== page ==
Face palm. My wife burst out laughing when she read this. What sort of 12 year old boy is happy and grateful that he can’t go paint balling?
I continued my quest for approval throughout high school. Growing up people always told me I’d be a good lawyer. Law seemed like a good career. It was prestigious, it paid really well (or so I naively thought), and I enjoyed Law and Order, so I figured why not? I’ll become a lawyer.
But ever since I was a wee lad, I’ve had a passion for teaching. I’ve always enjoyed helping people widen their personal and intellectual horizons. I love mentoring other people and helping them reach their potential. And I love the opportunities that teaching provides for me to learn new things myself. My senior year in high school I remember thinking that it would be really cool to be a high school history teacher and coach football. It felt right in my gut.
Then I went and “shoulded” all over myself.
Being a teacher wasn’t as “prestigious” and didn’t pay as well as being a lawyer. I couldn’t shake the feeling that what I should want was to fulfill the American Dream of being better off financially than my parents had been. I felt like I should want the “good life,” and to achieve it, I needed to be a high powered attorney, not some podunk high school teacher.
So I compromised. I told myself that I’d be an attorney for a decade or two, stockpile some cash, buy a house, retire, and then start a second career as a high school American history teacher who coached offensive linemen in the fall.
I went to college and got my undergrad degree in Classics and Letters because all the counselors said it was a good degree to prepare you for law school. I really enjoyed my classes. I got to discuss philosophy, literature, and history all day.
During college I took a break from school to serve a two year mission for my church in Mexico. While I was there I rediscovered my passion for teaching. It seemed life was trying to nudge me back to becoming a teacher.
When I got back from Mexico, I went back to college and proposed to Kate. She knew about my goal of becoming an attorney, and she was mildly supportive of it. One night we were having a talk about our future life together, and I told her of my dream of becoming a high school teacher and coaching football. I laid out my plan of practicing law for a few years, making lots of money, and then pursuing a teaching career.
Kate just looked at me blankly and asked: “Why are you putting off what you really want to do for twenty or thirty years?”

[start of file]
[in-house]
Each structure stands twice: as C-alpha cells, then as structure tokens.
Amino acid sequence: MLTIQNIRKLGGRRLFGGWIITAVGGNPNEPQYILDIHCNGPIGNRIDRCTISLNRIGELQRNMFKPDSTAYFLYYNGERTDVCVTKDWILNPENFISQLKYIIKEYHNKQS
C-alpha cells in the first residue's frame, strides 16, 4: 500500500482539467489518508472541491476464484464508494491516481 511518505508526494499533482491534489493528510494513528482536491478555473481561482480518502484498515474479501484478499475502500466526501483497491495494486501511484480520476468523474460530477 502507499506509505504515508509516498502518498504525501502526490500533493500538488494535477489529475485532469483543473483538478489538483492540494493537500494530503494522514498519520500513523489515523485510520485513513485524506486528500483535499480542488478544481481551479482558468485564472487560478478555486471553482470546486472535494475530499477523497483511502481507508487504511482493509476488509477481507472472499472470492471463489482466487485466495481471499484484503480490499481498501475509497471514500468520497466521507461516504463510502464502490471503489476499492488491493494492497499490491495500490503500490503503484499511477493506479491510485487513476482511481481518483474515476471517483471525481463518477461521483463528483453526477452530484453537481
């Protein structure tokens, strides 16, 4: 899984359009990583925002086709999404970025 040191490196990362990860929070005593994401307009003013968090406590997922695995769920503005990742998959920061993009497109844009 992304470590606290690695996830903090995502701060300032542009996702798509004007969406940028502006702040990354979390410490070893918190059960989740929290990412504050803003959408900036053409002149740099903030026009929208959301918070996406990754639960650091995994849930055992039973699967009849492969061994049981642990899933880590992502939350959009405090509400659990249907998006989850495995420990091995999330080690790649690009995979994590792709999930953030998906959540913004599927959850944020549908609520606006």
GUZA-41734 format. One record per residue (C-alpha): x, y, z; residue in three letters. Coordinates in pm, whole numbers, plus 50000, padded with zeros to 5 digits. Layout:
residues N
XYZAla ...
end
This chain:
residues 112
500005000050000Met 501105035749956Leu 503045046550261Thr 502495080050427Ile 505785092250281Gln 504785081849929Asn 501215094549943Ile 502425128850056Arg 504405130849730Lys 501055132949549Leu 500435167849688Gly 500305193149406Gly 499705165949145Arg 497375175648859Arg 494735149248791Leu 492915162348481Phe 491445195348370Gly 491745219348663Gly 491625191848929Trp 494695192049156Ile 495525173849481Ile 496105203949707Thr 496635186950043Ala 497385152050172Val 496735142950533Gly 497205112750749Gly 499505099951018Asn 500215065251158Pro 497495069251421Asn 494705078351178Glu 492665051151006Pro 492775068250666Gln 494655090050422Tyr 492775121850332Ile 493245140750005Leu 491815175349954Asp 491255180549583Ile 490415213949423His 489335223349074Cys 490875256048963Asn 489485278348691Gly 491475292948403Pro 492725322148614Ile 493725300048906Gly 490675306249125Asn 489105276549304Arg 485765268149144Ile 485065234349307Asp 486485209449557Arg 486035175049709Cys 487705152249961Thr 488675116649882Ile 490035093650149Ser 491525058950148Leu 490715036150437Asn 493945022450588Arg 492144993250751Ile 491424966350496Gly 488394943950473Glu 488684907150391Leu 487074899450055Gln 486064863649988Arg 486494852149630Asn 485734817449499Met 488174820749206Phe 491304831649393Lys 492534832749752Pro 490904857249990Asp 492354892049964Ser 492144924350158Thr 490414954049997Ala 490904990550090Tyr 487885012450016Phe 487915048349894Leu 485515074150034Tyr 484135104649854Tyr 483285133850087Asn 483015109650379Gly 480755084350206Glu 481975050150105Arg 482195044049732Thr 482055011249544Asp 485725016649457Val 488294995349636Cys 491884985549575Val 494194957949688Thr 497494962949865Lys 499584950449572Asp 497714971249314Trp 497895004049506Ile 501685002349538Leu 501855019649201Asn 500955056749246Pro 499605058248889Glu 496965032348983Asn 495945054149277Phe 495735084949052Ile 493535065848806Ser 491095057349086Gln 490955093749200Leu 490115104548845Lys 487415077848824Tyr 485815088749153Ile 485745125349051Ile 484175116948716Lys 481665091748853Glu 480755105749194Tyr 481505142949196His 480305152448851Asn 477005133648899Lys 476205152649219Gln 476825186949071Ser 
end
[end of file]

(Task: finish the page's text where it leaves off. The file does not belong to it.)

I hemmed and hawed. “Well, everyone has always said I’d be a good lawyer and I’d enjoy practicing law… It’s, um, prestigious… It would certainly make my parents proud…And I want to make enough money so we’re financially well off. I mean, I don’t want to buy fancy cars or have a giant house, I just don’t want to have to worry about money. I mean, shouldn’t a man want that for his family?”
Kate continued the blank stare. “Those are some really dumb reasons to pursue a career.”
That’s my wife. Always telling it like it is.
But she was right. I really had no interest in the law, nor did I know much about it as a career. I just made it a goal because I thought it was something I should do.
That night I started making a new career plan: to become a high school teacher. Kate and I were both excited and felt really good about it. Yeah, money would be tight, but with Kate teaching as well, we’d make it work. I started scheduling the classes I needed and researching the teaching certification requirements in Oklahoma.
And then it happened.
I shoulded a should load all over myself. The Should Monster paid me another visit:
“Brett, look at all your friends! They’re becoming doctors and lawyers and investment bankers. You should go for a prestigious, well paying job too!”“Come on, Brett, you should want to take your family on nice vacations and buy them a nice house in a nice neighborhood.”
I caved. I told my wife that I was going to follow-through with my original goal of becoming an attorney. Teaching could wait. She was disappointed, but she supported my decision. I promised myself and her that if I was going to do this law thing, I would give it my all. I also promised I would try to avoid as much debt as possible to earn my JD.
For the next five years, I hustled my ass off. I graduated with my undergraduate degree a year early by taking summer school, doing classes over Christmas break, and overloading my schedule in the spring and fall semesters. In my spare time I prepped for the LSAT. I was spending close to 30 hours a week studying for that dumb test. It paid off, though. With the score I earned on the exam, combined with my GPA, I was able to get a near full ride scholarship to law school.